Duke Energy received regulatory approval this week to offer a novel energy-efficiency program based on a potentially vast but untapped energy resource: one’s emotional need to fit in.
Later this year, Charlotte-based Duke will begin mailing its residential customers monthly energy reports showing how their energy usage compares with “peers” who live in similar homes.
A low ranking among neighbors could be what it takes to lower the thermostat, turn off the lights or invest in getting air ducts cleaned out and sealed.
In common parlance, it’s known as peer pressure. And it apparently influences electricity-consumption habits just as it shapes taste in clothing, popular music and SUVs. More than 75 utilities in the nation now send these customized shame sheets to some 14 million customers.
“We know that customers compare bills,” said Duke spokeswoman Paige Layne. “What we find is that customers who are not as efficient as their neighbors make changes to keep up with the Joneses.”
Progress Energy introduced a similar program last year on a limited basis to 50,000 customers. Duke is more ambitious: Later this year the company plans to start mailing out energy reports to all eligible residential customers in the state, or 500,000 households. Duke has about 1.9 million total customers in North Carolina, including about 180,000 in Durham, Chapel Hill and other parts of the western Triangle.
The neighbors are not identified by name or address – they are composites of area homes that share a similar profile. But for some that’s sufficient to take action so as not to be an outlier.
The expected savings are about 2 percent a year, or about $20 annually, Layne said. That’s based on pilot projects in South Carolina and Ohio with 18,600 customers. Progress has experienced similar savings since introducing its program in July 2011.
Duke will target residential customers on a single utility meter, who have at least 12 months of usage, and are not participating in other energy-efficiency programs.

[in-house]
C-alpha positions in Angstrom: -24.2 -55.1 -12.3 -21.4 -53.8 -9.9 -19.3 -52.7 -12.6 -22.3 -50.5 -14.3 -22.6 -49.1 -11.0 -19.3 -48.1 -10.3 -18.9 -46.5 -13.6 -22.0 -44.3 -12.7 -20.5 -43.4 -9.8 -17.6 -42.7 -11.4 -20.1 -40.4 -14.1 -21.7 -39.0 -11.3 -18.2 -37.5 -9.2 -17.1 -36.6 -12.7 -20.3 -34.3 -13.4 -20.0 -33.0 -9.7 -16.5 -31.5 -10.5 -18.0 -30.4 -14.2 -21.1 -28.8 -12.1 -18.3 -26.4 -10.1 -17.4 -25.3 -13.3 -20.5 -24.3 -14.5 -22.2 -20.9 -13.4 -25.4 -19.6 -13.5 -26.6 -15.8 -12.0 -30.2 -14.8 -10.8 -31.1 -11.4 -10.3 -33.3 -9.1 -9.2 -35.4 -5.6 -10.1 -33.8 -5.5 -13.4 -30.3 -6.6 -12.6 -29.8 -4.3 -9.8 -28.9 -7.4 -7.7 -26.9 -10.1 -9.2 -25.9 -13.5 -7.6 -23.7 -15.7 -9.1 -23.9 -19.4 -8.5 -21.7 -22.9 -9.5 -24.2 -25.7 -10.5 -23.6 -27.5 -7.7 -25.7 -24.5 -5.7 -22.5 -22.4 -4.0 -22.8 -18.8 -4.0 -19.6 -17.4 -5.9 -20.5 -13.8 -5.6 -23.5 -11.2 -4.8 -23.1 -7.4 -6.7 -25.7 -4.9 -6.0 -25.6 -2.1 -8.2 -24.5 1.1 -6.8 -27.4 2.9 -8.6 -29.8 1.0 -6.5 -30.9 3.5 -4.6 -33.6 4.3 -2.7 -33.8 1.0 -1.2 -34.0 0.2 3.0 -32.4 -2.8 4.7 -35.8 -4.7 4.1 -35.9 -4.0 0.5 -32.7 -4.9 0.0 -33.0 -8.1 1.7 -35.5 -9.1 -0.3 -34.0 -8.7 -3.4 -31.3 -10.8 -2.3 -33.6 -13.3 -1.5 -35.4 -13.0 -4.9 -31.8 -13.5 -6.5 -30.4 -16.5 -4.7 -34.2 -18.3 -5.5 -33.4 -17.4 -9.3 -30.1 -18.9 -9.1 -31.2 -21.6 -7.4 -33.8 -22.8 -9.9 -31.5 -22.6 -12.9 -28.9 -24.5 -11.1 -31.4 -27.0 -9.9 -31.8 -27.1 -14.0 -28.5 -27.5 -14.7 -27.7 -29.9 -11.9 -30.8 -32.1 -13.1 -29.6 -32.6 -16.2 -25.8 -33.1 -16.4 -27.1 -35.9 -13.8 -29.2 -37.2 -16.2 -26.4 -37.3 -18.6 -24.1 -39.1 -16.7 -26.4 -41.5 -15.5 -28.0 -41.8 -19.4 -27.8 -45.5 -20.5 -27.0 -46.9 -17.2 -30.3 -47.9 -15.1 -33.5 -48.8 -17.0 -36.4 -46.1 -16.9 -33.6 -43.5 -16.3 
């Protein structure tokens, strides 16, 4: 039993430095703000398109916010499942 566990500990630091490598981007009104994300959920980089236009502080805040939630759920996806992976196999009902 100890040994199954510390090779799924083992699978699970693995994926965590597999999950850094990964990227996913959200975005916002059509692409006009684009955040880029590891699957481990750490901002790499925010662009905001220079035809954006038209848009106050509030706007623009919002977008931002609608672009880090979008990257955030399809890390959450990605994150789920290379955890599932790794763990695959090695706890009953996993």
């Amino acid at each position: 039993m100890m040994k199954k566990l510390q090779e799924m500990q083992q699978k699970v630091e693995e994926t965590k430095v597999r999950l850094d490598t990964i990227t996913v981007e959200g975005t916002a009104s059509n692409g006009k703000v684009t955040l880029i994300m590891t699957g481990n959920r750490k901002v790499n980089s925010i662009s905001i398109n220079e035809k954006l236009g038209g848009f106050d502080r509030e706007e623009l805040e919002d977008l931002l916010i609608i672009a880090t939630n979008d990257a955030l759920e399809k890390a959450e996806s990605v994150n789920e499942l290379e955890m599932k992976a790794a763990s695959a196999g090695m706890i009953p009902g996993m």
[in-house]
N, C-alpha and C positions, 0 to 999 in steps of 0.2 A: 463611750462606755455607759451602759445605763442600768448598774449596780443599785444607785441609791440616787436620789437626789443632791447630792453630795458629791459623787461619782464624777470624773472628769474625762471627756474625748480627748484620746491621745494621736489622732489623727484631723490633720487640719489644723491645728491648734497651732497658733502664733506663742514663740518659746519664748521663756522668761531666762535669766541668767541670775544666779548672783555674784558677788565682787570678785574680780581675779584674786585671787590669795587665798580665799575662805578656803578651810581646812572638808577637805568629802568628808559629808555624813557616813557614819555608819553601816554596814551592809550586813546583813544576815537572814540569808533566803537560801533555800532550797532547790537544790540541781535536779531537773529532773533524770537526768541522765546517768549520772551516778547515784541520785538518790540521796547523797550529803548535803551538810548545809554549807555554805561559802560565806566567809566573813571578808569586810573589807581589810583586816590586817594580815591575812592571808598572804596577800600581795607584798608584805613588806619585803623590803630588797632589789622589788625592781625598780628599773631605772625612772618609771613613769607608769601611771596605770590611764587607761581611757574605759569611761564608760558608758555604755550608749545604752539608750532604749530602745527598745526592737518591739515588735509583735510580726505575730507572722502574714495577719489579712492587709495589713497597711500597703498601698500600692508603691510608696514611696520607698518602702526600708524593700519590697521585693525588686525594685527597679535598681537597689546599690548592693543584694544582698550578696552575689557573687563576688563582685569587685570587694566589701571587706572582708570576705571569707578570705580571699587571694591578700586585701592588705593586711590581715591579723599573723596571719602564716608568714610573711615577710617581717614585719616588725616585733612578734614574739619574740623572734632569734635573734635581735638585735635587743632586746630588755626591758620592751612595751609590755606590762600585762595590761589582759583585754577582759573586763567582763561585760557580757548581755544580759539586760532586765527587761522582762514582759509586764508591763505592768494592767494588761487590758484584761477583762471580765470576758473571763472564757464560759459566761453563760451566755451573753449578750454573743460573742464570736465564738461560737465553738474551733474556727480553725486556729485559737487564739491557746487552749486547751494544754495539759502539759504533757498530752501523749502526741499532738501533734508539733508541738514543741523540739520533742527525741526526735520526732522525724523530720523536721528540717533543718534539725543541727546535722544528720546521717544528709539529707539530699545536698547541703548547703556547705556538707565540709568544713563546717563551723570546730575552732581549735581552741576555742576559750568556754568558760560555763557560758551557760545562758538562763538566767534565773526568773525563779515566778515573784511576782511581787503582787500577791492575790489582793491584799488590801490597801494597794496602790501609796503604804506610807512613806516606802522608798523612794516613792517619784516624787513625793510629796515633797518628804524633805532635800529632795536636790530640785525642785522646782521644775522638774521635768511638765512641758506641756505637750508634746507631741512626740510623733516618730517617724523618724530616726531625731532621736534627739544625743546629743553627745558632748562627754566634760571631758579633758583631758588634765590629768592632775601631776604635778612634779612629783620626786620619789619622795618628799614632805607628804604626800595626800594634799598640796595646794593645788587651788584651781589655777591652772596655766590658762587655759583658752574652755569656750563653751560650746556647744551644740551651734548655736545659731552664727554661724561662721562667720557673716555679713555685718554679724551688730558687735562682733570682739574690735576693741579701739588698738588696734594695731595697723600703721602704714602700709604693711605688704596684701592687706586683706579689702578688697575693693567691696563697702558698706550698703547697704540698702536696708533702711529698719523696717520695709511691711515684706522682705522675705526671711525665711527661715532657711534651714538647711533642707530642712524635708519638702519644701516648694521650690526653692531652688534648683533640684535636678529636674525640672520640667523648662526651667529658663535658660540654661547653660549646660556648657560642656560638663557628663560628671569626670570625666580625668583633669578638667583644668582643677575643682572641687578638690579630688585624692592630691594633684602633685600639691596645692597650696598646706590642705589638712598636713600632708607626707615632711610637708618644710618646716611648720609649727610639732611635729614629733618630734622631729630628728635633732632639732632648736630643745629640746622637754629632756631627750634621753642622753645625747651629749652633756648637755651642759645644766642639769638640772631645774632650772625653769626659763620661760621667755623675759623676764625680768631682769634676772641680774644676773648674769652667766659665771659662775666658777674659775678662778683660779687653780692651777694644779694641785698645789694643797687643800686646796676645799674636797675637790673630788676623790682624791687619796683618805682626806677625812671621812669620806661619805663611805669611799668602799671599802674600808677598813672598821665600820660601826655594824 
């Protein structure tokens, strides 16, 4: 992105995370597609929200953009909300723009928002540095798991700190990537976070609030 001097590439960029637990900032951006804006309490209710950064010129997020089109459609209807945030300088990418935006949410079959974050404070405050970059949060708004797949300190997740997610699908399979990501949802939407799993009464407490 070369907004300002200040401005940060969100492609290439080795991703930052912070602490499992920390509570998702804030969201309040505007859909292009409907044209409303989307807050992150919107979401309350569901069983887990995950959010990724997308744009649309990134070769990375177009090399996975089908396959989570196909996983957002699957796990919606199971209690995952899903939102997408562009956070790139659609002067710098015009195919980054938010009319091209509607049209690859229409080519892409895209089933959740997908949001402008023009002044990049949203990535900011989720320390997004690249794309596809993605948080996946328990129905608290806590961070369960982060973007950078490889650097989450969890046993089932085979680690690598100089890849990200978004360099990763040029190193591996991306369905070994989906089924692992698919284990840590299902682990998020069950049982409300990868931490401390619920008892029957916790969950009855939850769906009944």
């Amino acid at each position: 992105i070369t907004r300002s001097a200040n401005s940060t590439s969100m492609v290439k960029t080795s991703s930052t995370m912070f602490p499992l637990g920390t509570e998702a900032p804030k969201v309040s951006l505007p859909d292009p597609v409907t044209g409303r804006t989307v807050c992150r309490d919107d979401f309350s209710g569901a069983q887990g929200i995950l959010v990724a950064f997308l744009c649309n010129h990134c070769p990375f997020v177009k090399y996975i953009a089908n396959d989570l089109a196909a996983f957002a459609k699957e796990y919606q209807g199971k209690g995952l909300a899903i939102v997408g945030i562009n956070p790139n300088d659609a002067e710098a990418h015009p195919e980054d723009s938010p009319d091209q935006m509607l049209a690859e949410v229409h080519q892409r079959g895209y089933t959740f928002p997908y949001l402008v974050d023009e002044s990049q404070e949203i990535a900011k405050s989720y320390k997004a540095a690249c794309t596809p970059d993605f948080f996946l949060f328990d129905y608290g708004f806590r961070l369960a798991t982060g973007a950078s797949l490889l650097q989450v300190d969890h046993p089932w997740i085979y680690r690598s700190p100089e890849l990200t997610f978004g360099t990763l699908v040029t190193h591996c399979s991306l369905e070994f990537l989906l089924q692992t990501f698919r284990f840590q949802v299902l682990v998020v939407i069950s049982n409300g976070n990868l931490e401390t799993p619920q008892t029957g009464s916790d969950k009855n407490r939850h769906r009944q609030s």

Raleigh-based Progress has about 46,000 households in its program. Some asked the company to stop sending the reports, but most dropped out because they moved away, said spokesman Jeff Brooks.
Customers don’t apply for this program – they receive automatic mailers. Their usage is compared with similar homes by size and age and location. The data are crunched by a multi-variable regression analysis and customized to each customer, according to a white paper written by developers of the energy-efficiency program at Arlington, Va.-based Opower.
The company administers more than 75 utility programs, including Progress Energy’s, said Opower spokeswoman Carly Llewellyn. Customers include Baltimore Gas & Electric, Pacific Gas & Electric, Orlando Utilities Commission, National Grid and Gulf Power.
Opower’s mailers show a house labeled “YOU” next to a house labeled “All Neighbors,” leaving no mistake as to which is the energy hog and which one has energy smarts. The mailers include energy conservation tips and information about cash incentives for buying energy-efficient appliances.
A typical mailer might say: “Last winter, you used 27% MORE energy on heating than your neighbors.”
Tapping into emotional insecurity as an energy resource draws on the work of famed marketing researcher Robert Cialdini of Arizona State University and author of the best-seller “Influence: The Psychology of Persuasion.”
His research showed that most people are not motivated by cutting utility bills or helping the environment or some other rational goal. Most are preoccupied by their peers, a psychological weakness that determines their self-esteem and steers many life decisions.